|Publication number||US4433014 A|
|Application number||US 06/390,707|
|Publication date||Feb 21, 1984|
|Filing date||Jun 21, 1982|
|Priority date||Jun 21, 1982|
|Also published as||DE3360769D1, EP0097777A1, EP0097777B1|
|Publication number||06390707, 390707, US 4433014 A, US 4433014A, US-A-4433014, US4433014 A, US4433014A|
|Inventors||Joseph E. Gaske, Hannu K. Pennanen|
|Original Assignee||Desoto, Inc.|
|Export Citation||BiBTeX, EndNote, RefMan|
|Patent Citations (3), Referenced by (5), Classifications (10), Legal Events (7)|
|External Links: USPTO, USPTO Assignment, Espacenet|
1. Technical Field
This invention relates to the coating of metal substrates which are exposed to the elements in order to provide resistance to corrosion on such exterior exposure.
2. Background Art
The coating of metal substrates to provide corrosion resistance on exterior exposure is a very old problem, but the parameters of the problem have changed in recent years with the increasing acidity of the atmosphere and the rain which results from these acidic environmental conditions. As a result, the coatings which are used to protect metal surfaces, and especially steel surfaces, must provide protection under more acidic conditions than heretofore, and this has presented a considerable difficulty. It is the objective of this invention to provide thermosetting coatings having an enhanced capacity to resist the acidic environments now encountered on exterior exposure in some regions, and also to provide methods which will enable the effective use of these coatings.
In accordance with this invention, a pigmented, corrosion resistant, themosetting organic solvent solution coating composition is provided in which a resinous polyepoxide and a phenoplast resin cross-linking agent therefor are combined with a phosphoric acid ester catalyst, a chromium-containing pigment and a clay having the capacity to fix phosphate. The chromium pigments are themselves well known for use in corrosion resistant coatings.
The phenoplast resin is preferably a xylolol-formaldehyde condensate because such resins provide the best color properties. The clays having superior capacity to fix phosphate are kaolinite clays.
The use of phosphoric acid ester catalysts to cure polyepoxides with aminoplast or phenoplast resins is known, and various alcohols, like butanol, or polyepoxides, like those referred to later, may be reacted with acids of phosphorous, like ortho phosphoric acid or pyrophosphoric acid, in various proportions to provide a catalyst. While polyols containing more than two hydroxy groups should have catalytic quality, they tend to form bicyclic products on heating which are dangerous. Moreover, while the known phosphoric acid ester catalysts are effective for cure, coating compositions containing them lack storage stability.
It is important to provide coating compositions which are package stable. These are formed by including in the composition a catalyst formed by reacting ortho phosphoric acid with an aliphatic diol using at least 1 equivalent of hydroxy in the diol for each acid equivalent in the phosphoric acid. Neopentyl glycol is preferred, but any diol, such as ethylene glycol, propylene glycol, butylene glycol or hexane diol may be used.
The phosphoric acid ester-catalyzed systems of this invention are intended to be used as prime coatings and not as finish coatings. This is because the coatings must be baked at a temperature high enough to provoke the desired thermosetting cure, but at such temperature, the phosphoric acid ester catalysts vaporize and the cure is not achieved. As a result, and in this invention, the coating composition is applied and baked to remove solvents to the point where a dry film is obtained without removing the phosphoric acid contained therein. This prime coating is then overcoated and the doubly coated substrate is then baked at a temperature and for a time sufficient to cure the first coating (which also cures the topcoat if it is of thermosetting character, which is normally the case).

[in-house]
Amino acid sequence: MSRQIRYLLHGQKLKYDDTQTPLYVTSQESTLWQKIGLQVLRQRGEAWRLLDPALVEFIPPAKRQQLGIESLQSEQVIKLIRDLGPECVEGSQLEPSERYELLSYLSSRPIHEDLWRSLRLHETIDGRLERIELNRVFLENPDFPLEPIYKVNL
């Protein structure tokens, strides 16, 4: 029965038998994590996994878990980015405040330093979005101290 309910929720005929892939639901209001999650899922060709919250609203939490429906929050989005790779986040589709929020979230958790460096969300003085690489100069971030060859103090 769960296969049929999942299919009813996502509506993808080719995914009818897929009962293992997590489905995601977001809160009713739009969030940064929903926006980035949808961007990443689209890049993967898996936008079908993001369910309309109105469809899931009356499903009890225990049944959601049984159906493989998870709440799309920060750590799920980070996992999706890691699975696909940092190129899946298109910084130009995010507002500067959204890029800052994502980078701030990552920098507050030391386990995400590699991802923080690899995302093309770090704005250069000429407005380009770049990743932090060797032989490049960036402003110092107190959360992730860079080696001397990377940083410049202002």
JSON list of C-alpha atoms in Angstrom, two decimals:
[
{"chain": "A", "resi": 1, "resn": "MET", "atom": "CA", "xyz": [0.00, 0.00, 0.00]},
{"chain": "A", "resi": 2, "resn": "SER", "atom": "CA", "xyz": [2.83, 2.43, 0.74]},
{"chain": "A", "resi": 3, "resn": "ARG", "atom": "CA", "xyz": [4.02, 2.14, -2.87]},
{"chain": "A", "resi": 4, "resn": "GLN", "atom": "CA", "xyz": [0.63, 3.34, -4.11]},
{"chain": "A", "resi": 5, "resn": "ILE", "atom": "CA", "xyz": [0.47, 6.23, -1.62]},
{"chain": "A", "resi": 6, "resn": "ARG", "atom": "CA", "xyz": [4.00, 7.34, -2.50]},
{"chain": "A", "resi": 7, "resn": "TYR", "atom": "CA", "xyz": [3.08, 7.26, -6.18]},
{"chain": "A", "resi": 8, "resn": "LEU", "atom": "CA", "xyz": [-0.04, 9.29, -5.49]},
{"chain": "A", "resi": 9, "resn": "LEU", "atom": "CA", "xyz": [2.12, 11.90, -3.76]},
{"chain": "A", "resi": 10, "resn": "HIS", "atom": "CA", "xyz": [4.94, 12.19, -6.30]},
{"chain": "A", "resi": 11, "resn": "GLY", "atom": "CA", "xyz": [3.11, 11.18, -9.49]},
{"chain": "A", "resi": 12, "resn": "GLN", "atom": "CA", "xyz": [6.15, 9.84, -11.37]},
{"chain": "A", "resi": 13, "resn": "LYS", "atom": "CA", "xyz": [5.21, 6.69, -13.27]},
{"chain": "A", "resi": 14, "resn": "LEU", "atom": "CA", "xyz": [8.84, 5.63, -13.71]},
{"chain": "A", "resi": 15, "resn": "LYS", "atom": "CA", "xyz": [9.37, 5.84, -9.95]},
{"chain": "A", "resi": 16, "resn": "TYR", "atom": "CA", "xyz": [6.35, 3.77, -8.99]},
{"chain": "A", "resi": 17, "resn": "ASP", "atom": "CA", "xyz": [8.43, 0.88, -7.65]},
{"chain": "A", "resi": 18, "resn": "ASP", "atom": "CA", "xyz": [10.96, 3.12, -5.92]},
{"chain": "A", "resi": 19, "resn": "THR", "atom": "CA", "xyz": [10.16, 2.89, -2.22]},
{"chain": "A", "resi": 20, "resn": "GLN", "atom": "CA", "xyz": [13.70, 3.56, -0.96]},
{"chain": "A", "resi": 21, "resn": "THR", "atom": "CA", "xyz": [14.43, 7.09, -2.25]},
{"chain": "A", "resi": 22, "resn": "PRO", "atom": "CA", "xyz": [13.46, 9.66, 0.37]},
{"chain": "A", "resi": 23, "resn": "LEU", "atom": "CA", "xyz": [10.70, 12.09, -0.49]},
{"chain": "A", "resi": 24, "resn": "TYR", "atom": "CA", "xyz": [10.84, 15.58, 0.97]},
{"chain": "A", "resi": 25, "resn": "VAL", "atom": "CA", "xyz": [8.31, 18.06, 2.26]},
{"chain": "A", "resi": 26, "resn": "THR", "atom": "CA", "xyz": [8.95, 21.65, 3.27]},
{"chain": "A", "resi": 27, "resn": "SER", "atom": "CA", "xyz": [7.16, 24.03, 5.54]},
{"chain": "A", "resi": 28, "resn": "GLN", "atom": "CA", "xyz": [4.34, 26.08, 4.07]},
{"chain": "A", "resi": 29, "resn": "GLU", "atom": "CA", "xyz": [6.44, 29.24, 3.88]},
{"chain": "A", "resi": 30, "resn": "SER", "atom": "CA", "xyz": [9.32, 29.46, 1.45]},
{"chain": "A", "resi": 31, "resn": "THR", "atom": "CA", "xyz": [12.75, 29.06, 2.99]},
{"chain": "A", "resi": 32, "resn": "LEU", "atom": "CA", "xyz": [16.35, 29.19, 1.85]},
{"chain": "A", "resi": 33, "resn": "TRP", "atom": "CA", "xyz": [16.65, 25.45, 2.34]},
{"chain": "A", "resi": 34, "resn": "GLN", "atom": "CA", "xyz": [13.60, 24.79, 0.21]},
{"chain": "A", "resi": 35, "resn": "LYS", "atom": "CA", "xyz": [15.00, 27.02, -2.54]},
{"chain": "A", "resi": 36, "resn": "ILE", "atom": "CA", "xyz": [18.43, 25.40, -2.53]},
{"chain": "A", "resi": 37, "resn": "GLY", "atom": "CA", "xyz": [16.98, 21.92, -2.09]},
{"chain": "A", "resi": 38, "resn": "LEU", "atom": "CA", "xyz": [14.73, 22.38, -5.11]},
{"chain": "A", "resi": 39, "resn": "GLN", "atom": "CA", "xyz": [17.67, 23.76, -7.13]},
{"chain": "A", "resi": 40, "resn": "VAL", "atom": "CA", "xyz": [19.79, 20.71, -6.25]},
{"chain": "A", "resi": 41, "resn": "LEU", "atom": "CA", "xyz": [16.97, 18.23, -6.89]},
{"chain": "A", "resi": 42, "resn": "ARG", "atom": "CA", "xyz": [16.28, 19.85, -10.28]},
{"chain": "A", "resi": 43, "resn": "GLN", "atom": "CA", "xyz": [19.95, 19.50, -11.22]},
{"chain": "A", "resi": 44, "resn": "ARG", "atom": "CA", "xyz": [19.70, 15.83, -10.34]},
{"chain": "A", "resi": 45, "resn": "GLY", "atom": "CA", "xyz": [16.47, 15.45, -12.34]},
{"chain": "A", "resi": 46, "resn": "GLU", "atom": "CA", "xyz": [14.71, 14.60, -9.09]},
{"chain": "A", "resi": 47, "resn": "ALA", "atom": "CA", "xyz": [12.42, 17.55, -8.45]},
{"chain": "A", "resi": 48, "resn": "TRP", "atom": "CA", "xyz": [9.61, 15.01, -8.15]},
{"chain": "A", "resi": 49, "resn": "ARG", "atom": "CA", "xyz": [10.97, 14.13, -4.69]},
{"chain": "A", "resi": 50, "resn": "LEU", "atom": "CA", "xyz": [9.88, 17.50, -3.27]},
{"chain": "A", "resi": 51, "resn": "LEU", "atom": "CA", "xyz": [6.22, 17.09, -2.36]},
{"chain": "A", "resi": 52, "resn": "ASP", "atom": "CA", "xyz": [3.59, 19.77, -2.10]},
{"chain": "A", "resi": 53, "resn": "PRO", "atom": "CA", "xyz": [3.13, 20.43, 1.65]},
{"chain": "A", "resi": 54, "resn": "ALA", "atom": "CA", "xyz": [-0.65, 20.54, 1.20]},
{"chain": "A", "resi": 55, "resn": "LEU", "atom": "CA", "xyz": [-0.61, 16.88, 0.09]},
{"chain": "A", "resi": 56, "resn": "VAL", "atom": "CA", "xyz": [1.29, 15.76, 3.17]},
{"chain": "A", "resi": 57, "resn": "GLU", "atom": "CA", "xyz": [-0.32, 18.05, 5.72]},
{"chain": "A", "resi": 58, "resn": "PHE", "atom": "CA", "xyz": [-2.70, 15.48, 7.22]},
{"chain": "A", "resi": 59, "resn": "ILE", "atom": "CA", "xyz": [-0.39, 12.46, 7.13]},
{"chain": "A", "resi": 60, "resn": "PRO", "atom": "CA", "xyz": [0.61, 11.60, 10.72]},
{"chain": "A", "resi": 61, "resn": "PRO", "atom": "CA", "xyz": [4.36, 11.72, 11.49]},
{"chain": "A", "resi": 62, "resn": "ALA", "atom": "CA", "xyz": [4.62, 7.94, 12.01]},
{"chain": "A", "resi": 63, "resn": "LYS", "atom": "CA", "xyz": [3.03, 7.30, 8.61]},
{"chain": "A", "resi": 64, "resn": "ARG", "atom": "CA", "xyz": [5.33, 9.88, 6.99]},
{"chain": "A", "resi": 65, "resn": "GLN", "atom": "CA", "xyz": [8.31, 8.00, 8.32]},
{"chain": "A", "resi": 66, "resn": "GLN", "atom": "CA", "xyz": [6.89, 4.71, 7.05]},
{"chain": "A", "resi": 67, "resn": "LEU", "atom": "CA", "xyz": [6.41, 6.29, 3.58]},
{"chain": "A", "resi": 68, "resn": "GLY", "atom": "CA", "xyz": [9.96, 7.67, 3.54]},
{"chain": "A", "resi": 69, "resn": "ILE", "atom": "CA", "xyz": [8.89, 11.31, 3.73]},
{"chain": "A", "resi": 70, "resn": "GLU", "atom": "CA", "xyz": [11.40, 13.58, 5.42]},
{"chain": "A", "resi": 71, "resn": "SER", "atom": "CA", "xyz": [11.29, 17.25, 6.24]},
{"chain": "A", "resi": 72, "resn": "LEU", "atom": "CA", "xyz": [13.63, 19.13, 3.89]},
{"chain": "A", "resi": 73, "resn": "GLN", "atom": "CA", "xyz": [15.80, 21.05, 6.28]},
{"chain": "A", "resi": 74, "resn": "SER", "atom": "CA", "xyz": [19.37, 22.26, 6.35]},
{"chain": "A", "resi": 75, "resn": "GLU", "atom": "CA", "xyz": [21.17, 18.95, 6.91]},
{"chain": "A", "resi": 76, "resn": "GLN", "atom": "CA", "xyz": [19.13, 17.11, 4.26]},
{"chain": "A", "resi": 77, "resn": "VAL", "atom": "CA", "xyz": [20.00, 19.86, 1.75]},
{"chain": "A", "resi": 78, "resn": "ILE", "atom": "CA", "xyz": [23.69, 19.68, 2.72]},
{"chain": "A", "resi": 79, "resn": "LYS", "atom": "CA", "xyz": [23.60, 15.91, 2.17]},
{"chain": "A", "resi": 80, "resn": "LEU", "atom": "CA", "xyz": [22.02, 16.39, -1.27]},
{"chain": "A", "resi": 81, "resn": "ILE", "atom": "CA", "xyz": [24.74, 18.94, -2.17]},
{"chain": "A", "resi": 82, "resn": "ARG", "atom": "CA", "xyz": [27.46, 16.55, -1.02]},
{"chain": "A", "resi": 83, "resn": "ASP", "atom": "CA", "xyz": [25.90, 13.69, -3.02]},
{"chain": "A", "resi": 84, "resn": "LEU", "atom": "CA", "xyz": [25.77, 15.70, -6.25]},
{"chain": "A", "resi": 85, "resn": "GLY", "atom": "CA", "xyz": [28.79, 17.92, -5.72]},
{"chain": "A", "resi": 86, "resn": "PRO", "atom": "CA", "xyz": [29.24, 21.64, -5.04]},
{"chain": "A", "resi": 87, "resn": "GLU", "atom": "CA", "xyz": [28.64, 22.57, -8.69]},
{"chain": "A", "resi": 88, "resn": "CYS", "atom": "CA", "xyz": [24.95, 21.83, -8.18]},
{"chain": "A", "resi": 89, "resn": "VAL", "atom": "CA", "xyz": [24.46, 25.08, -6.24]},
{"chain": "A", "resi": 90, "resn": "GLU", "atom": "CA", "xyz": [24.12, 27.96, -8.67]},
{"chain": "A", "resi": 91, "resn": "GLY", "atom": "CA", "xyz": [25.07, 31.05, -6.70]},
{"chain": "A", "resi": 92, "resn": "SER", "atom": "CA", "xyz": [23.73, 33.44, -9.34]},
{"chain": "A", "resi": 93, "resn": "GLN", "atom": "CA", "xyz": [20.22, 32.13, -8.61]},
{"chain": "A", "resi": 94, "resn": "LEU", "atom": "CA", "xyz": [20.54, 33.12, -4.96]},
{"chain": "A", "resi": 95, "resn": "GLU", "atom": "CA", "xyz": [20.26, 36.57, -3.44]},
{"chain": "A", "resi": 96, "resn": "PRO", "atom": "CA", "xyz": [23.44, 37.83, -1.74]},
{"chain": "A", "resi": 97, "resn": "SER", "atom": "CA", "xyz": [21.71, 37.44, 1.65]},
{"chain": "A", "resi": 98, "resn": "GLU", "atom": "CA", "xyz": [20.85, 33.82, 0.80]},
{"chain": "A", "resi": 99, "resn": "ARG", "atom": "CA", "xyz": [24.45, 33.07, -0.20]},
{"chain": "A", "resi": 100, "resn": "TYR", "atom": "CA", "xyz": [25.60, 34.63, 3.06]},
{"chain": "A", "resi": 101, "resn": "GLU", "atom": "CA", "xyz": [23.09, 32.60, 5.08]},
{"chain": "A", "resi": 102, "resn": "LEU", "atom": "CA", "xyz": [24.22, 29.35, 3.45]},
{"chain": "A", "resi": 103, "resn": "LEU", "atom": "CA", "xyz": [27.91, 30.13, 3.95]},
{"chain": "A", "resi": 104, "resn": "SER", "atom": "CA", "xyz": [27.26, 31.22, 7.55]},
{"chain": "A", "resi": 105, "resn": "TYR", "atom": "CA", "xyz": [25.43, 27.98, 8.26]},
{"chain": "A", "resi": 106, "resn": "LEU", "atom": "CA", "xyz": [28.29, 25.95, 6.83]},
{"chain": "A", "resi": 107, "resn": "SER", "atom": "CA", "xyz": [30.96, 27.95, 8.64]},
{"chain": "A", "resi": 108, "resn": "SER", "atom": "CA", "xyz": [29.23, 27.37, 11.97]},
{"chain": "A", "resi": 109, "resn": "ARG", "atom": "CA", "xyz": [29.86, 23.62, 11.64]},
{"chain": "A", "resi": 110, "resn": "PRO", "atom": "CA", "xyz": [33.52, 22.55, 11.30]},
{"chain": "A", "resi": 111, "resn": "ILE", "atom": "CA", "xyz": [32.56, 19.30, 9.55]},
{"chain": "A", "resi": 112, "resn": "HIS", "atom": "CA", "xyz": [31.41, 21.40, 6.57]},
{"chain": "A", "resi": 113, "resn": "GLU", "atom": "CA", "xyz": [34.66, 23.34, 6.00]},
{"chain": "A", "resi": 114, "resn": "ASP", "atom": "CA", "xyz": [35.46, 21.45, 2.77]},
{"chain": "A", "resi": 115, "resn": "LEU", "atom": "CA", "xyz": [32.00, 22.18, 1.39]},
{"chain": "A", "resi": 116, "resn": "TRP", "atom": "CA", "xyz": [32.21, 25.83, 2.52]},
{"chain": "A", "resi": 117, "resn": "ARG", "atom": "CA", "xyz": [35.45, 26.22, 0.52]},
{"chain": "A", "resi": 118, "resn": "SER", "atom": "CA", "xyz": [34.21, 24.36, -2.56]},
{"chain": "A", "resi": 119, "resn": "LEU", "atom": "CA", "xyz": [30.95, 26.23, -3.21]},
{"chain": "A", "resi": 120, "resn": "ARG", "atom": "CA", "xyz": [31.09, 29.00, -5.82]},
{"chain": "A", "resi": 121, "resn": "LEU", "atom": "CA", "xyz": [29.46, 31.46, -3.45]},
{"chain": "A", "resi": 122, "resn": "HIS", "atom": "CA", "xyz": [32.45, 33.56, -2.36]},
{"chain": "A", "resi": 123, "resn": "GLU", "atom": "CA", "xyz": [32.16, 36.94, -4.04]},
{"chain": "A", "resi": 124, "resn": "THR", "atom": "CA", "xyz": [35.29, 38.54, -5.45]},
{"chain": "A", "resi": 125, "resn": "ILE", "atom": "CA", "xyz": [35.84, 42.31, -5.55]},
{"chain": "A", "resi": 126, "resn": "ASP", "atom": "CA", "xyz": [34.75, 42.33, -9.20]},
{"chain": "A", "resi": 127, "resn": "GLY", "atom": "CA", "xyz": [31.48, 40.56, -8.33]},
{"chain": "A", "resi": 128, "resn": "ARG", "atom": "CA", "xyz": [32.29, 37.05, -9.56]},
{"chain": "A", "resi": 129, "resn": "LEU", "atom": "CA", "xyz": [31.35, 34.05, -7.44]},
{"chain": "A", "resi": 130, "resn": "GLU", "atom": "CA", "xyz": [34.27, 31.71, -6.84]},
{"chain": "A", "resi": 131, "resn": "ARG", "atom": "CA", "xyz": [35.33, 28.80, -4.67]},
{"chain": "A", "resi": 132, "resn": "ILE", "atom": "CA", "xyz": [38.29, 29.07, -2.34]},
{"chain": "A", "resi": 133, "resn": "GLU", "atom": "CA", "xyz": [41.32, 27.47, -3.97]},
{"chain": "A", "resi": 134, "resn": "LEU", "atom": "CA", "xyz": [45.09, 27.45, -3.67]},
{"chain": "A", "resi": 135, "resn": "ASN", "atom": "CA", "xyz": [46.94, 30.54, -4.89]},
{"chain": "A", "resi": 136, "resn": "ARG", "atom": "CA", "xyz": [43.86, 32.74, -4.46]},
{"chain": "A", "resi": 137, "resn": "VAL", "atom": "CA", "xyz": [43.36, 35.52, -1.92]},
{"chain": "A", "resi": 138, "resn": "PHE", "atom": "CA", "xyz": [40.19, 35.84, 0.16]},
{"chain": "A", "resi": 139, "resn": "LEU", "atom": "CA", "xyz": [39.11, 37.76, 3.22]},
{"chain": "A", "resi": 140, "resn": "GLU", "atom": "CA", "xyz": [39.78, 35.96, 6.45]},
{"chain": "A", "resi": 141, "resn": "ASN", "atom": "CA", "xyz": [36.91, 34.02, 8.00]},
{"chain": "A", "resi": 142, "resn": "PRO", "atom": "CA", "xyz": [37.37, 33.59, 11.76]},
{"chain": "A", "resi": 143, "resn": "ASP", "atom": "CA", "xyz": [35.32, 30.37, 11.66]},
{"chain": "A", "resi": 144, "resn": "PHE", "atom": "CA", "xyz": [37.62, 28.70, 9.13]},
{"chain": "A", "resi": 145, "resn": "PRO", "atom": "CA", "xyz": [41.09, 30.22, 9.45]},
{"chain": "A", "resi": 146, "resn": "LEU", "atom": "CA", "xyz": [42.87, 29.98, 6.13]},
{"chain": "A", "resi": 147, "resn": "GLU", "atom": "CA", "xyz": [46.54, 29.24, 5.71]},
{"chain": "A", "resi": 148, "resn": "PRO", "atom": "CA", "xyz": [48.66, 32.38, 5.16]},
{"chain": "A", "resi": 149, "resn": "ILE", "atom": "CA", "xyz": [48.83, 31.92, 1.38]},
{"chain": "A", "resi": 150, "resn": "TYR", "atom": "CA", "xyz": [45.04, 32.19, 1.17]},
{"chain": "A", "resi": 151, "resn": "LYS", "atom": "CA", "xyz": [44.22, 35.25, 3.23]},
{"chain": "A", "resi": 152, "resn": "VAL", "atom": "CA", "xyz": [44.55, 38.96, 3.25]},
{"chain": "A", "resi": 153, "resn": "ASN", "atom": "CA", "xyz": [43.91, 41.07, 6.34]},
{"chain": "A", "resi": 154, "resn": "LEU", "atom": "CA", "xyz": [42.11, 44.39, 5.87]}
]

This invention has several significant features, and one of these is the unusual stability characteristics provided by the phosphoric acid-diol reaction products in the coating compositions of this invention.
If a solution of ortho phosphoric acid and n-butanol is made using stoichiometric proportions of these components and the solution is incorporated in a typical coating composition in this invention, and if that coating composition is stored in an unlined steel container at 130° F. for 68 hours, it loses its cure capacity. Interestingly, whatever occurred to cause the loss of cure capacity, it did not affect the steel surface of the container which was not etched.
Using the phosphoric acid-diol solution of this invention in the same coating composition, and storing it in the same way in the same unlined steel container, the composition again loses its cure capacity, but this time the steel surface of the container is badly etched.
On the other hand, in a glass or polymer-lined container, the coating composition containing the phosphoric acid-butanol catalyst still loses its cure capacity, but the coating composition containing the phosphoric acid-diol catalyst was indefinitely stable, and the composition retains its capacity to cure on baking. The action of the two similar compositions is entirely different, and this difference is difficult to explain.
The cure reaction takes place in one hour when a peak metal temperature of about 250° F. is reached, and when oven exposure produces a 350° F. peak metal temperature, the cure takes place in about 10 minutes. Normal cure practice in this invention uses a 500° F. oven temperature and a dwell time within the oven of 30 seconds which produces a peak metal temperature intermediate those discussed. A peak metal temperature of 400° F. to 420° F. is considered optimum.
The resinous polyepoxides which are employed in this invention should have a molecular weight of at least about 500, preferably at least 2000 and a 1,2-epoxy equivalency of at least about 1.3, preferably at least about 1.7. The upper limit of molecular weight is not precise, but is about 10,000. Diglycidyl ethers of a bisphenol, such as bisphenol A, are preferred and this class of materials is well known and will be illustrated herein by Epon 1009 of Shell Chemical Company which has a molecular weight of about 8000.
Phenoplast resins are also well known and are known curing agents for polyepoxides. These are solvent-soluble, heat-hardening, reaction products of formaldehyde with phenol, xylol or a derivative thereof, like t-butyl phenol. Xylolol-formaldehyde condensates are preferred since other phenolics do not possess the same excellent color stability, but these are otherwise fully useful. The xylolol-formaldehyde condensates are availale in commence, one convenient source being the Methylon resins sold by General Electric.